I was sitting at my desk today when an ESPN ticker came across my phone screen, something about MLB and baseball being a “faceless game”. Typically I ignore those tickers, especially the ones that are tied to an article, but not this one. This one made me grab my phone and get ready to read. As I scrolled through the article I started to shake my head and, well decided I had a lot I disagreed with this article about. Naturally I decided to write it all down, ya know, for your enjoyment ;)
The first sentence of Jayson Stark’s article is “Can a game with no face really call itself the national pastime?” Well hello Mr. Stark and thank you for immediately making me angry.
My first problem is with this survey and that it took place November through February.. the entire off season of baseball. I’m a huge baseball fan, but if you ask me in the middle of the NFL season what sports star comes to mind first, it’s probably going to be a football player..
My second problem is that Derek Jeter was the highest ranked current/former baseball player listed and he uses this as proof that there is no current “face of baseball”. Derek Jeter is an icon, an icon that hasn’t been long removed from the game and that people of almost all ages can still remember watching play. I’m not surprised or concerned that he was the first baseball player listed. Michael Jordan was higher than LeBron so can we all agree that sports icons get a free pass here?
My third problem is with his “Could any baseball player be LeBron” section.. ugh.. Alright I have nothing against LeBron, but I could use a LeBron break that’s for sure. “Nearly one in four people who consider themselves ‘avid’ NBA fans say LeBron James is their favorite player,” Stark states. - First of all the NBA has power teams and, even if you’re a Phoenix Suns fan, you’re probably going to pay attention to what the big guys (Cavs, Golden State, etc.) are doing. Even if you don’t want to, we all know that ESPN will make sure you see some kind of highlight from these big guys when you flip to SportsCenter.. In my opinion baseball doesn’t have the two, three, or four All-Star like teams that are the main source of highlights for the sport. Yes there are larger payrolls, which means bigger names, but you have smaller market teams that compete and the farm systems mean that there are guys always coming up that could make your team a contender. - Rich Luker states in the article that the even distribution of favorite players is a mixed blessing because it means the popularity is spread out among teams, but no one athlete is big enough to draw national attention. Some may view this as a negative, but I don’t. I think it helps the organizations and spreads fans, money, and loyalty throughout the teams instead of a select few.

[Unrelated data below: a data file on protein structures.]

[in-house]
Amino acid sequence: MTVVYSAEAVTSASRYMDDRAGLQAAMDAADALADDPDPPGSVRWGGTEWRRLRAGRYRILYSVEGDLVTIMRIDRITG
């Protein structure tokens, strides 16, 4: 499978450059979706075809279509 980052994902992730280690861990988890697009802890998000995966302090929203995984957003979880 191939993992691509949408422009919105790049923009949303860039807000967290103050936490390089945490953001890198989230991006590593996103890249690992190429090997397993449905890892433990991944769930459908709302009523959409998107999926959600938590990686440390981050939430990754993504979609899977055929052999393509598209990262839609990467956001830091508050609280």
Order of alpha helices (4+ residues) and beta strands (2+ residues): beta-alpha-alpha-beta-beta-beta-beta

There are plenty of other points this article makes, but I think the whole "face of baseball" question is silly. I think having multiple, popular players in baseball is a unique aspect of the sport.
Maybe, to go back to Stark's first question, baseball is America's pastime because there is no single face or no one player that is 90% of the country's favorite. Maybe it's America's pastime because there is no dominate team (right now) that everyone immediately thinks of. - I'd love for the Cardinals to win the World Series every year, but since that isn't realistic, I think it is awesome that the World Series champ rarely repeats. Dynasties are cool, and what teams like the New England Patriots have done is incredibly impressive, but when the championship is passed around, is won by large and small market teams, and can have an unexpected series MVP, it gives all fans hope. Isn't that what we'd rather see in sports? Large, loyal fan bases of numerous teams and their players versus bandwagon fans of the most successful team and player at the moment?
I'd love to hear your thoughts on "the face of baseball" and if you think there should or shouldn't be one! Leave your comments below!